i normally get bothered by gross off-topic posting but since this is actually important to your life i'll throw in my opinion.
i'm in a similar situation, graduating in may with a liberal arts degree. my first semester of school, i originally applied for and got accepted to business school (undergrad) for lack of having anything better in mind but was already skeptical about actually liking it. i took one course and decided it wasn't for me. i could have probably gotten into any undergrad college at my university (except specialized ones that would need a good portfolio). had been pressured for a long time to do engineering due to my really good history in maths and the many well paying jobs that are available to engineers. instead, i landed in liberal arts. i chose it because it had the subjects that interested me the most. i can honestly say that it was one of the best decisions of my life. i value everything i learned doing that much more than anything i would have found elsewhere (some more than others though). i have other friends that did engineering and hated it, fortunately dropping it before committing.
now that i'm going to be done soon, i'm not sure what i want for my career either. but, two things differ between us that i suggest you take into consideration: i'm not moving home - i'm moving to where i want to live, and i'm not taking a year off, i'm going to be done with school indefinitely. on the former point i gather you're moving in with your family to save money. i can understand that, but you should explore other options before committing to it. if you don't want to be there, you don't really have to be. on the latter point i still have lots of interest in going to graduate school, but i don't know what i would want to go for, and i'm not about to pay a lot of money for an education in something i don't like so i can end up working at a job i don't like. yeah, i probably will have some difficulty finding a decent job, and it will almost definitely pay less than had i majored in a subject known for its job prospects after graduation. but none of this bothers me that much. beyond offering us a certain degree of comfortability (and this doesn't require a ton of it), simply having more money doesn't really make us happy. many people put a much greater importance on it than they will admit (even to themselves). instead it plays/reinforces our association between consumption and satisfaction and that gives us the impression of happiness that they probably don't have. notice how people subscribe to this mindset never seem to have enough money even though sometimes they're ludicrously rich?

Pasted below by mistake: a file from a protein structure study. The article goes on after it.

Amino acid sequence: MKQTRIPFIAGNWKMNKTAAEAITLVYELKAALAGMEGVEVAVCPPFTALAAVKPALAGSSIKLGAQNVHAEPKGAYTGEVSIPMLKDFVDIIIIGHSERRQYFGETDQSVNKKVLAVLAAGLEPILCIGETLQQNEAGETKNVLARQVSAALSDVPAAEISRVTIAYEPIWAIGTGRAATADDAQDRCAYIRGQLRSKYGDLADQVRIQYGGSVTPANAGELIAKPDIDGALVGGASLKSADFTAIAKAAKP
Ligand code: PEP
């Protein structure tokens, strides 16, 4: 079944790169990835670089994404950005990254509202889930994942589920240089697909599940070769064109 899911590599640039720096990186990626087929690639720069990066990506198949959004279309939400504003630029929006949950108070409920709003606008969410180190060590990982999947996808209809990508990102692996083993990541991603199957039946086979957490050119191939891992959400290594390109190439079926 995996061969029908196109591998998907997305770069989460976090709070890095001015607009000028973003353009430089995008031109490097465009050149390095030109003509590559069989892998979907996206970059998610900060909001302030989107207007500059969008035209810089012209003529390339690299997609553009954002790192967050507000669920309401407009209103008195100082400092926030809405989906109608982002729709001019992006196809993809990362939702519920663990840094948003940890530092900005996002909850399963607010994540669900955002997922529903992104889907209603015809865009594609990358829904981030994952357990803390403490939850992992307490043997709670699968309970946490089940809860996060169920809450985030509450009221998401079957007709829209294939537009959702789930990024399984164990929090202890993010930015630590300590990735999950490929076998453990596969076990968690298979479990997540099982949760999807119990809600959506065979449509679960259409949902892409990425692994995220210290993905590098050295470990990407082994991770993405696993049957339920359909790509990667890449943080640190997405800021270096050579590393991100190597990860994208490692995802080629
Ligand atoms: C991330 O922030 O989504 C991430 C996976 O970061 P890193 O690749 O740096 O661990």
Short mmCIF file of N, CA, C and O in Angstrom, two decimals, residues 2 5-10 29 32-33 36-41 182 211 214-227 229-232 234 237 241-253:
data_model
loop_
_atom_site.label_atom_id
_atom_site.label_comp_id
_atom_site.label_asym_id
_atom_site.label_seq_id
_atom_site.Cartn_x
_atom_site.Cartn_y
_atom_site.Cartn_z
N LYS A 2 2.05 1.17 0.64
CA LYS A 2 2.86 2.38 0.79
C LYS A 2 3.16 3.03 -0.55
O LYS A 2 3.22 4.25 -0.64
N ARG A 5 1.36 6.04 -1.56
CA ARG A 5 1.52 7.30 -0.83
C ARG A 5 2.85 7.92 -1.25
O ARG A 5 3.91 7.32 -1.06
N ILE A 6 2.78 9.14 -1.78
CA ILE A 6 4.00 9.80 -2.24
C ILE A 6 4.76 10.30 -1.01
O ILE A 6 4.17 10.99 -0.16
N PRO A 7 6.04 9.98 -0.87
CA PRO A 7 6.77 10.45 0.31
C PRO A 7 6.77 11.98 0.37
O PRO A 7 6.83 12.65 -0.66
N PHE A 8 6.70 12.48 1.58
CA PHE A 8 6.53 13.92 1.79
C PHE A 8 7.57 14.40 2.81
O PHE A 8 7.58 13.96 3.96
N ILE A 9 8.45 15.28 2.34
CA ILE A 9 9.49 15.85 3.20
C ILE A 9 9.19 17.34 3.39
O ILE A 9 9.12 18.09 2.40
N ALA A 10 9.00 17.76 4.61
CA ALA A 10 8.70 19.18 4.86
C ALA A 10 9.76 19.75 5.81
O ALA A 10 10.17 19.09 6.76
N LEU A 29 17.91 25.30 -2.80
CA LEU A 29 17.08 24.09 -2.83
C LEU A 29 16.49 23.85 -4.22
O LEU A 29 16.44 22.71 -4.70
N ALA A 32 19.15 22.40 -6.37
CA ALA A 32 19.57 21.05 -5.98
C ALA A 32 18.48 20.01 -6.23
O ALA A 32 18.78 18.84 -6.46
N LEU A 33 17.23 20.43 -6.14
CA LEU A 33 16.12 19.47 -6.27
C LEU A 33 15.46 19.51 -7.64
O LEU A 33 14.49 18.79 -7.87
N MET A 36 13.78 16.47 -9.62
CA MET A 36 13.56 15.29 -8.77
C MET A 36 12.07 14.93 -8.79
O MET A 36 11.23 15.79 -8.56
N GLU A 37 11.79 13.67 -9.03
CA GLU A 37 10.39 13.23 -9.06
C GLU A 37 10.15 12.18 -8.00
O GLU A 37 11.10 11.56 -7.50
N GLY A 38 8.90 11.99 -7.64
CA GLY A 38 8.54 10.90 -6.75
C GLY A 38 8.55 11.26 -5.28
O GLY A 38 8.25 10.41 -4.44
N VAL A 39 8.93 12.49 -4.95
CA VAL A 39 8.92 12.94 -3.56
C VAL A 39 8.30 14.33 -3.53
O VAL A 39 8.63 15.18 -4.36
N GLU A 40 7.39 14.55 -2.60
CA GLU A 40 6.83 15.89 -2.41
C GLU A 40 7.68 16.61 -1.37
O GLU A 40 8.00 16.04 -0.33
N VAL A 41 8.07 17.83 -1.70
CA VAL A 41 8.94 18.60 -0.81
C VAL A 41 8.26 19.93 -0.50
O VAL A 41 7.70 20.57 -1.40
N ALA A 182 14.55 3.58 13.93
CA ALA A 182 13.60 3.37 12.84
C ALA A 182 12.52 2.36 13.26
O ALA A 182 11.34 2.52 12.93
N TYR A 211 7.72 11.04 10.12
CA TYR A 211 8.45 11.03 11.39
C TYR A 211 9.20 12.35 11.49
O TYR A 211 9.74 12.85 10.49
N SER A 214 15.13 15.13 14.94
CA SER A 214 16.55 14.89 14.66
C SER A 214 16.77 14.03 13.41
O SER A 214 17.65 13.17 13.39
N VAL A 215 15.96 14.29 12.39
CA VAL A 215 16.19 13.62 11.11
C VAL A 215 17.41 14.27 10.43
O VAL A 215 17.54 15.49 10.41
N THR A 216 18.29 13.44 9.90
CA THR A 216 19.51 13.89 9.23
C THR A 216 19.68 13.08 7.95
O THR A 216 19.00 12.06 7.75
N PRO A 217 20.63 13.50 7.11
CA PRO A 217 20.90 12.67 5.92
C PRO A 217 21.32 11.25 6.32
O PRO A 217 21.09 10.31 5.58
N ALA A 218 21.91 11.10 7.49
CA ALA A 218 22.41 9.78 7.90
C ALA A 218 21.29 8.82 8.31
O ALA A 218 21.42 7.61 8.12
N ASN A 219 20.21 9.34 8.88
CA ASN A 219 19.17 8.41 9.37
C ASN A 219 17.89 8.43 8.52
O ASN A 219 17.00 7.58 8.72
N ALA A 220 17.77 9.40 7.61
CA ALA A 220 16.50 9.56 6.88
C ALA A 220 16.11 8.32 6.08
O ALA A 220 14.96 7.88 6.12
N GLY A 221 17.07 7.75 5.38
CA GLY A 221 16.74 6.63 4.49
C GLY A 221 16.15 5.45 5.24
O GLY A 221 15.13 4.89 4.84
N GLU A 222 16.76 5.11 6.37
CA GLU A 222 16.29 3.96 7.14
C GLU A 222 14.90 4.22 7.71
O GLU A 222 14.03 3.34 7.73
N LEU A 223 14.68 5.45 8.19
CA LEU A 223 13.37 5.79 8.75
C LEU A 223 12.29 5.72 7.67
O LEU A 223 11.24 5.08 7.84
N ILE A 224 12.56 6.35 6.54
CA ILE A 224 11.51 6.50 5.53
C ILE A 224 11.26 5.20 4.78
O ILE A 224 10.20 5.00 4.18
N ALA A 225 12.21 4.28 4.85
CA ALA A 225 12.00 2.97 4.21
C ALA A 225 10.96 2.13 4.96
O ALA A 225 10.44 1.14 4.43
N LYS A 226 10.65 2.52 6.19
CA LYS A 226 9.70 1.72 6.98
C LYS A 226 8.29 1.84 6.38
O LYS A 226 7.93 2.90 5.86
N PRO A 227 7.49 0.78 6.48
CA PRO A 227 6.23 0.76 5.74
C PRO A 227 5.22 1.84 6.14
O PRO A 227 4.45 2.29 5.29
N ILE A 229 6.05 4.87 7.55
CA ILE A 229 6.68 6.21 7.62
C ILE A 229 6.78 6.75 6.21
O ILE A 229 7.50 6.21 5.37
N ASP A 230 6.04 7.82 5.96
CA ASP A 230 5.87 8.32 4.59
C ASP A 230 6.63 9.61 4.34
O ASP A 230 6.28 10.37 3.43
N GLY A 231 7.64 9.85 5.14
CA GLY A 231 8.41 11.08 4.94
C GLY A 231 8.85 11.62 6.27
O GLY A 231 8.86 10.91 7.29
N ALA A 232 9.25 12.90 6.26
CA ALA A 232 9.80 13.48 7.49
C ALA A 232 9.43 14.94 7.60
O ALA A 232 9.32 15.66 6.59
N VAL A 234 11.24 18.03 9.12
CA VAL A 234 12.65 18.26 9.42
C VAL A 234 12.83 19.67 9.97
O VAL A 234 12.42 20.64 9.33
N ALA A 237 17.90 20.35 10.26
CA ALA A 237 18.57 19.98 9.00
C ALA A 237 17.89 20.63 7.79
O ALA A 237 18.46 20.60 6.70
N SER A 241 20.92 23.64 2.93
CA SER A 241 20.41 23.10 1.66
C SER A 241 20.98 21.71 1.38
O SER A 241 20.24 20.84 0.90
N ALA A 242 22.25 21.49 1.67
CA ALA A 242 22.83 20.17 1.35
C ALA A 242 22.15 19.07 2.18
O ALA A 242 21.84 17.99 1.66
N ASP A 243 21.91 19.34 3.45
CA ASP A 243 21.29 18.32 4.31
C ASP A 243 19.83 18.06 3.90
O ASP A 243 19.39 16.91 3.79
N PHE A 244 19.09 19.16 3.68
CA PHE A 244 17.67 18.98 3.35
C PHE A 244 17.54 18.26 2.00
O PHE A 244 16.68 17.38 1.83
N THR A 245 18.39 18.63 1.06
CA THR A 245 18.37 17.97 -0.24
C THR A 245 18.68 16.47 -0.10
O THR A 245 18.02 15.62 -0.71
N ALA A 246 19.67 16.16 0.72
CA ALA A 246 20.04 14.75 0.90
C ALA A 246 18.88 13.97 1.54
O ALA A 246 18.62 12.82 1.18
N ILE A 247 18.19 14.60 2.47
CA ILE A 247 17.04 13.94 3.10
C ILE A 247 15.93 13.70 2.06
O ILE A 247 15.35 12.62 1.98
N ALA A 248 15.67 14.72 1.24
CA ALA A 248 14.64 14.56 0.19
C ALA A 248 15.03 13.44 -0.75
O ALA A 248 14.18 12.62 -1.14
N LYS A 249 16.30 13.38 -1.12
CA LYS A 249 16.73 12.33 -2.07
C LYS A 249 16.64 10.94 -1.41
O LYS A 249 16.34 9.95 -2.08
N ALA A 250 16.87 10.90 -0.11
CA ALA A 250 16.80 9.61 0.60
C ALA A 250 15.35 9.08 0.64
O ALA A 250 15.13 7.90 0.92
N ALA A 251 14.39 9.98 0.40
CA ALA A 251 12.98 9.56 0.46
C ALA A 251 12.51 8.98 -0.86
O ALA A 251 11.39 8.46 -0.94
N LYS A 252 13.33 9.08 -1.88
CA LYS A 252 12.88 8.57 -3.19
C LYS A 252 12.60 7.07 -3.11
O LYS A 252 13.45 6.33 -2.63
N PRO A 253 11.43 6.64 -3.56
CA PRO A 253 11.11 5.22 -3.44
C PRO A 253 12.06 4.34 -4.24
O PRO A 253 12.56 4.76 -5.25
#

i don't have a problem with people going to engineering school, business school, med school, law school, etc. i have a problem when people do it for the wrong reasons (i.e. when they're not really interested in the subject). i'll just add that our choosing of careers like this isn't necessarily based solely on money/jobs. there's another aspect of prestige, (falsely) perceived lifestyle, and longheld aspirations that draw us to these things. if i recall correctly reedo and mikey, you've both had your post-grad plans in mind for a long time. unless i'm mistaken on that, you're not the same person you were when you originally were making those plans. you can't expect the freshman, sophomore, or high schooler to really know what he wants to do with his life. at least for me, the knowledge i gained as an undergrad has taught me a lot about myself in this sense.
admittedly, i was somewhat privileged in the costs of my college education. i know that for those taking out loans it can be difficult to specialize in something you know will lead to prolonged debt compared to other choices. i won't get into them all, but i have many more opinions about problems of higher education in the u.s.... for this one i'll only say that complete reform of the funding/financial/tuition matters at american universities seems like something that really needs to be more actively approached.